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What’s In It For Me?

What is the one central question that everyone asks at the beginning of any and all relationships?  It doesn’t matter if the relationship is romantic, business, political, communal or even religious.  We all start off every relationship asking one central question:  “What’s in it for me?”  No shame, no embarrassment, no judgment, because we all ask this one central question at the beginning of every relationship.

This self-absorbed, self-focused perspective is the first step in every relationship in your life.  It doesn’t matter if the relationship is about buying a car or being attracted to someone.  It doesn’t matter if it is about networking for business, moving into a new neighborhood or even worshiping in church.  You begin every relationship in your life by seeking to answer this one central question.

Understanding that seeking to find personal benefit at the beginning of every relationship is normal, there is still a danger that can arise.  The danger arises when, after being in said relationship for a long period of time, you continue to ask this exact same question.  The foundation of many marital problems, family issues, business struggles, religious doubts and friendship woes is the fact that you never move past “What is in it for me?”  A relationship cannot deepen, mature and be fulfilling if you are only focused on yourself in the relationship.  Depth, maturity and fulfilment will be attained in any relationship when your goal is simply to be in the relationship, for the sake of the relationship.  You are in the relationship for what it is, as opposed to being in the relationship for what you can get.

Let’s look at two examples.  First there is a marriage relationship.  There is not one married couple out there that didn’t start their relationship, way back when, because they liked how they felt when they were with the other person.  The beginning of the relationship was totally about what they could get out of the relationship.  It was all about how they felt around the other person.  It was all about their attraction to the other person.  It was all about how many of their personal life boxes a relationship with this person could check off – Do I like the way they look?  Do I like their personality?  Do I think they fit with my life goals?  Do I…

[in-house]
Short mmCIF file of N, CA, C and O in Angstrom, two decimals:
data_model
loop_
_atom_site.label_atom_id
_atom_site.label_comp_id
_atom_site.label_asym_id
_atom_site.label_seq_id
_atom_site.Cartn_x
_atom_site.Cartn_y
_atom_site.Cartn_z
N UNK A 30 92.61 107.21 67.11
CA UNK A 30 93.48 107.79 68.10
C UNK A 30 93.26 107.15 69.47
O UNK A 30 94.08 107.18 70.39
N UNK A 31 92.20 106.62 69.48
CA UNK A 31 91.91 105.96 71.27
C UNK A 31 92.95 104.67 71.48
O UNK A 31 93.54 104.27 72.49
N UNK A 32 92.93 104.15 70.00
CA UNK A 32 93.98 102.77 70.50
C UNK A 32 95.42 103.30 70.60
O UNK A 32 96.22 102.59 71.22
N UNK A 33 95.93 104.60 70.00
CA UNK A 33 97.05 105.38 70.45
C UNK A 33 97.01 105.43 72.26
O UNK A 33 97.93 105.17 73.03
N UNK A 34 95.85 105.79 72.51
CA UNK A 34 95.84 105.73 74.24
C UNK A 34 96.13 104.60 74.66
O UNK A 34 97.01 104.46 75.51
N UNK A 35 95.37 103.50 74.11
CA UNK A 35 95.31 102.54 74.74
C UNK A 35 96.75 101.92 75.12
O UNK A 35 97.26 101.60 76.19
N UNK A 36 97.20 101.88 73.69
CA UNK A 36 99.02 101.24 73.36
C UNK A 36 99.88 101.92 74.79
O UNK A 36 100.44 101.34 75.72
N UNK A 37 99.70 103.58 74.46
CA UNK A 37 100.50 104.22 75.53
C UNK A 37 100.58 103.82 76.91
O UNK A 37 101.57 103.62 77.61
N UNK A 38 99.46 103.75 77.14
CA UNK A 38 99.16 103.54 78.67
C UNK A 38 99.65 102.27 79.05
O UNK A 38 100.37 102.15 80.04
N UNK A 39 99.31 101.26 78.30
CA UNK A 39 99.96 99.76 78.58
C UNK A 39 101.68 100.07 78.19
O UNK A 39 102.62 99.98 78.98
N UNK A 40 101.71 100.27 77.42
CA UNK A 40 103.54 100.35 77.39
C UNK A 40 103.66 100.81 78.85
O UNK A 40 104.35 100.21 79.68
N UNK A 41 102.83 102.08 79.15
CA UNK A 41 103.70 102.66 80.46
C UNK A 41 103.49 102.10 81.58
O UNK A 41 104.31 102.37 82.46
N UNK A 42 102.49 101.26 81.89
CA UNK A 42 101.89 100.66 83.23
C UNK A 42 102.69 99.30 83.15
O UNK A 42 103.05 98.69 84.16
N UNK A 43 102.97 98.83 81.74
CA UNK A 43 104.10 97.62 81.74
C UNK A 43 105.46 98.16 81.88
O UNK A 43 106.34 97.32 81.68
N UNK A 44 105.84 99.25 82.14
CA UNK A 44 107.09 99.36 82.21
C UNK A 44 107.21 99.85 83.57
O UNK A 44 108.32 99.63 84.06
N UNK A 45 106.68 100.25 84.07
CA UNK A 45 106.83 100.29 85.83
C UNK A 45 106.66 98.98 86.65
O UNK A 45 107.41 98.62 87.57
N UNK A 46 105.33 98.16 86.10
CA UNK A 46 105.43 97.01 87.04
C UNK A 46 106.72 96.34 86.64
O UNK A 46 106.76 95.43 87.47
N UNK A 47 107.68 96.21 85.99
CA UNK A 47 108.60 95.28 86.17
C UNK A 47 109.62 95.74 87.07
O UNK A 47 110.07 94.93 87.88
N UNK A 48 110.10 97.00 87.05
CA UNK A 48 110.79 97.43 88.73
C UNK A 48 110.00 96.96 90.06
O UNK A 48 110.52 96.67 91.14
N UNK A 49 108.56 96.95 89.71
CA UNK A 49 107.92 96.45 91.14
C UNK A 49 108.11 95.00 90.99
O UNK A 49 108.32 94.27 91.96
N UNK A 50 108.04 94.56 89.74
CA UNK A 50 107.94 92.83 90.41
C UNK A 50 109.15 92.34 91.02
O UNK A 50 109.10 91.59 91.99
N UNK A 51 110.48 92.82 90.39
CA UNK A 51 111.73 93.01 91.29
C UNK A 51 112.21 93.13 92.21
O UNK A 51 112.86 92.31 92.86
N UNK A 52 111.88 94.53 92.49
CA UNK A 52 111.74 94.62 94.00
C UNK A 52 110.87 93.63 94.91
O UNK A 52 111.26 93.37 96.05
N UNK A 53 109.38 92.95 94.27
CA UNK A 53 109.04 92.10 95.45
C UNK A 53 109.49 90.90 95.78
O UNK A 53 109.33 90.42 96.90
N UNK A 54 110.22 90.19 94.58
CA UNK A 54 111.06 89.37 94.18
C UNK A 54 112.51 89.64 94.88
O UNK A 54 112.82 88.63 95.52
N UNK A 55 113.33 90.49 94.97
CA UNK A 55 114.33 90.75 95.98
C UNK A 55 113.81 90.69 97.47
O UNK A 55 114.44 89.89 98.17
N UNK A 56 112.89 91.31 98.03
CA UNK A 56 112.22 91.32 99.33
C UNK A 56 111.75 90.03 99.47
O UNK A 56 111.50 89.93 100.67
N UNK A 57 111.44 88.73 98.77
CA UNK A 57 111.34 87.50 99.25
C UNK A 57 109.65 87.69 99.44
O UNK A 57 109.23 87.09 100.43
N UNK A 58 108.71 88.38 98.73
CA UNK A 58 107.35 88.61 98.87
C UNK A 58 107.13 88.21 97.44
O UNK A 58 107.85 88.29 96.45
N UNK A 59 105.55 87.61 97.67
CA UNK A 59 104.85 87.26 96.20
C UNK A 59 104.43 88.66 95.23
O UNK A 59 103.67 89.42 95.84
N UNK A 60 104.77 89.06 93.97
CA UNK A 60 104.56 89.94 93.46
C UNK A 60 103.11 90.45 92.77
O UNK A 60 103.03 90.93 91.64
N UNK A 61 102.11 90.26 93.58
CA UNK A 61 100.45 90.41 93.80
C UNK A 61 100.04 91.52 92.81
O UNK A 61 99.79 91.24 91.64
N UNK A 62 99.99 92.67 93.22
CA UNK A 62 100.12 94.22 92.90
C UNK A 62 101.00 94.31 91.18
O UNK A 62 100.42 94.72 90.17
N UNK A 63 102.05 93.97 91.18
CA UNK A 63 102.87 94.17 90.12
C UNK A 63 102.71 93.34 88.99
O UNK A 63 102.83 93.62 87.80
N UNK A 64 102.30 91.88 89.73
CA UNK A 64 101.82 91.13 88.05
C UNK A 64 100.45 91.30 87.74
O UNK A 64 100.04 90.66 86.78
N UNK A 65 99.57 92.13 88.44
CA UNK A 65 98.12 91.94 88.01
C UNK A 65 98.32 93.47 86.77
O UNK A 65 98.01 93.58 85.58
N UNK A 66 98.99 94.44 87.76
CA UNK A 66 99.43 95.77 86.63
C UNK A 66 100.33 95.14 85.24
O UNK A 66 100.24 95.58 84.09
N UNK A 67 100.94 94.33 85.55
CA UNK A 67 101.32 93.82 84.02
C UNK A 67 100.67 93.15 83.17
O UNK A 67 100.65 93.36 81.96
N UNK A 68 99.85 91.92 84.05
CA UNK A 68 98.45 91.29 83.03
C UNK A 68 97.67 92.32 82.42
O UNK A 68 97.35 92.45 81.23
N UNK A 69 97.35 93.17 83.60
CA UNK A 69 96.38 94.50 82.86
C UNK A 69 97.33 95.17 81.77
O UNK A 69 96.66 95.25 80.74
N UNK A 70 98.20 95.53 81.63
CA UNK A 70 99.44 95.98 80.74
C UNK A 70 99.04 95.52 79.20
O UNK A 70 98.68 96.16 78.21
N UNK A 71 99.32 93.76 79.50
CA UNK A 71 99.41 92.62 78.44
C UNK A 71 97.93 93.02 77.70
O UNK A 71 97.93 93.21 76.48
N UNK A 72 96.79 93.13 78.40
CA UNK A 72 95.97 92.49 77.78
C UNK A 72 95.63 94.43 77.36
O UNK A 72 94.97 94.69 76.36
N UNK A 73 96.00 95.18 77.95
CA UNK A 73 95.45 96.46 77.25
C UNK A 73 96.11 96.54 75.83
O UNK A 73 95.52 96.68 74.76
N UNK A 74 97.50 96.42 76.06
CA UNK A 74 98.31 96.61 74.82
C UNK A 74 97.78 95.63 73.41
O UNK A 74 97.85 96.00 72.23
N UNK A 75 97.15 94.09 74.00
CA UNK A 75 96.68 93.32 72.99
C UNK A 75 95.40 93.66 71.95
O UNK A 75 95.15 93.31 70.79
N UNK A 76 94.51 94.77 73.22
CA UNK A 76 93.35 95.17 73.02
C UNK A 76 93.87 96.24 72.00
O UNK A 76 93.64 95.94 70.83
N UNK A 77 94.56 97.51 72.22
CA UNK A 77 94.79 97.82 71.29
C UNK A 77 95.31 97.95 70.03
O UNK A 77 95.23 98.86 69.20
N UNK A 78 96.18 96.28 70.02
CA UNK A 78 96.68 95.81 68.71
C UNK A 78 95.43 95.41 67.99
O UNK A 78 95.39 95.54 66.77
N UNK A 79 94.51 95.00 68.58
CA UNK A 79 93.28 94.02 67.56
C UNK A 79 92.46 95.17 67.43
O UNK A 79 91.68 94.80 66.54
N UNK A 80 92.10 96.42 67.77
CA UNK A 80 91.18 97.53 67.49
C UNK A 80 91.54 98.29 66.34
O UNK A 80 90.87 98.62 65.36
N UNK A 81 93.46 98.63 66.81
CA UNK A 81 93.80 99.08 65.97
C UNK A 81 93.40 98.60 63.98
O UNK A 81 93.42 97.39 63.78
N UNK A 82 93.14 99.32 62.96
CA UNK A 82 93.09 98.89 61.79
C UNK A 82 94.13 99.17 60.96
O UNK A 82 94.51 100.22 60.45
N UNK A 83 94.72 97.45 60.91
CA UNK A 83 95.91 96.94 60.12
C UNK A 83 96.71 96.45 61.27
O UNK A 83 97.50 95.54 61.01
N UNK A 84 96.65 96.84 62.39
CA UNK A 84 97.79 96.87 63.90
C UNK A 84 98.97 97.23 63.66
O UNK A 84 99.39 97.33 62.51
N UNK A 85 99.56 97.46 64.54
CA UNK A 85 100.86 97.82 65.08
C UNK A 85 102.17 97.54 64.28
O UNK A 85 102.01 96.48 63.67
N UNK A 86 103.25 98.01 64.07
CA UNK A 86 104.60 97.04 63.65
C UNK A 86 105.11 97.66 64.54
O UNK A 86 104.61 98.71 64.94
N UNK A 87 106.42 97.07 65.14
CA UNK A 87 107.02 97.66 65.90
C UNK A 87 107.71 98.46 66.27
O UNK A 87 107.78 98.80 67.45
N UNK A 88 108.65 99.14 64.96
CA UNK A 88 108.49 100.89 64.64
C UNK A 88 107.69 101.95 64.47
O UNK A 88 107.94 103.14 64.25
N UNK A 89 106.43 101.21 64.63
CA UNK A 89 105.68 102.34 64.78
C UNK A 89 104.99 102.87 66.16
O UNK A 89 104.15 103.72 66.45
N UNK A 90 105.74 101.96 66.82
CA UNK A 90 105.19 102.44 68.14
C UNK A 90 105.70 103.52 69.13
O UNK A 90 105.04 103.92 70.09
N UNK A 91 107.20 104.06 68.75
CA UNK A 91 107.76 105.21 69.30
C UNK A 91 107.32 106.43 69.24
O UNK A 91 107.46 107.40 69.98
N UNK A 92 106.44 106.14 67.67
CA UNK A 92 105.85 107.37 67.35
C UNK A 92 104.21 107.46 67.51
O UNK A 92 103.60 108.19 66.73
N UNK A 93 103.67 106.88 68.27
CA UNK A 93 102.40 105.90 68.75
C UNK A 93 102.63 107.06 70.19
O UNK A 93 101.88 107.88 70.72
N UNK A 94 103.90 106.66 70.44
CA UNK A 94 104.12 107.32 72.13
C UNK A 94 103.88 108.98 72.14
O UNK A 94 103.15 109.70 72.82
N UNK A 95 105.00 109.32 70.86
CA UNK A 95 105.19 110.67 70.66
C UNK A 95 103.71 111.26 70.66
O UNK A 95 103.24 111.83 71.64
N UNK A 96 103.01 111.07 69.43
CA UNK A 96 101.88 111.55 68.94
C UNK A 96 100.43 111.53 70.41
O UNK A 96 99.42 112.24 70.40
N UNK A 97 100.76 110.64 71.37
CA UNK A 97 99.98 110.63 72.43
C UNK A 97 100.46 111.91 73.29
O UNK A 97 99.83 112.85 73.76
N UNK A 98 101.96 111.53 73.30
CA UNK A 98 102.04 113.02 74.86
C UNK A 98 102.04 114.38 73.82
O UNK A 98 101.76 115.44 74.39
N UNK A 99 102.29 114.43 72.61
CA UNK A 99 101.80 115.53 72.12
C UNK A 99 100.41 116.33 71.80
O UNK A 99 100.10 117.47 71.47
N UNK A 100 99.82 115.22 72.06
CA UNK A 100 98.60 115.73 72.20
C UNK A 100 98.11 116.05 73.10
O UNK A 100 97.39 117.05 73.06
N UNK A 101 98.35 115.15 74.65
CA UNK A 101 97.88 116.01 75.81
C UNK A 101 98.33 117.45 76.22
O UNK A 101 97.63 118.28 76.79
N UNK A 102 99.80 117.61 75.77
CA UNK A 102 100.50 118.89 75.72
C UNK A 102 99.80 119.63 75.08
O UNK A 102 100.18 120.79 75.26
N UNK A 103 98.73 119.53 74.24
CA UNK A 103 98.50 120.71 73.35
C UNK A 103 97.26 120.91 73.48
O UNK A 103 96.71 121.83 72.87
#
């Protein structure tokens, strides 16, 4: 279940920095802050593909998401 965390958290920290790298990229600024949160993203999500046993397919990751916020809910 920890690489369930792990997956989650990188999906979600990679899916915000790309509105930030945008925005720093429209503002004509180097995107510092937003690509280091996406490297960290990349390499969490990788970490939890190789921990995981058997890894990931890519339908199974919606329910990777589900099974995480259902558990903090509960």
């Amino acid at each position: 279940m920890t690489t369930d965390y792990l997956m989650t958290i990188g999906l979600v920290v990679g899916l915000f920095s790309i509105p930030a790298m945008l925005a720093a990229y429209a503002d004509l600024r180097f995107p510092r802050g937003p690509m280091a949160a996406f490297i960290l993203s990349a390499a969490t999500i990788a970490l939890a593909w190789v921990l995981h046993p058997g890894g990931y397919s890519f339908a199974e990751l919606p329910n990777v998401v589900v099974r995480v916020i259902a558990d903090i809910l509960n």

Fast forward several years into the marriage.  If one or both spouses are still thinking this way – “Do I…” – the marriage is doomed.  For any successful marriage moves past “What’s in it for me?” to “I’m in it no matter what.”  Having a successful marriage isn’t something that you do.  Being in a successful marriage is who you are.  The relationship matures to the point that it becomes your identity, not simply a means to some self-absorbed, self-focused end.

Next, there is your relationship with Jesus.  There is not one follower of Jesus out there who didn’t first come to faith because of what was in it for them.  All of us wanted forgiveness, grace, salvation and eternity in heaven.  This self-absorbed, self-focused perspective, like with the marriage example, is a very natural place to start.  But, just like in a marriage, if after several years of being a follower of Jesus, you are still in it for what you can get, you are in trouble.  For sooner or later you are going to let go, walk away, back-slide or whatever other term you want to use to describe loosing interest in following Jesus.

In order to be successful as a follower of Jesus you must, like in a successful marriage, move from it being something that you do, to someone you are.  You don’t do Christianity.  You are a Christian.  You don’t do marriage.  You are married.  Your relationship with Jesus and your relationship with your spouse must mature to the point that it becomes your identity, not simply a means to some self-absorbed, self-focused end.  Your relationship with your spouse must mature to the point that it is who you are, not simply something that you do.  Likewise, your relationship with Jesus must mature to the point that it is who you are, not simply something that you do.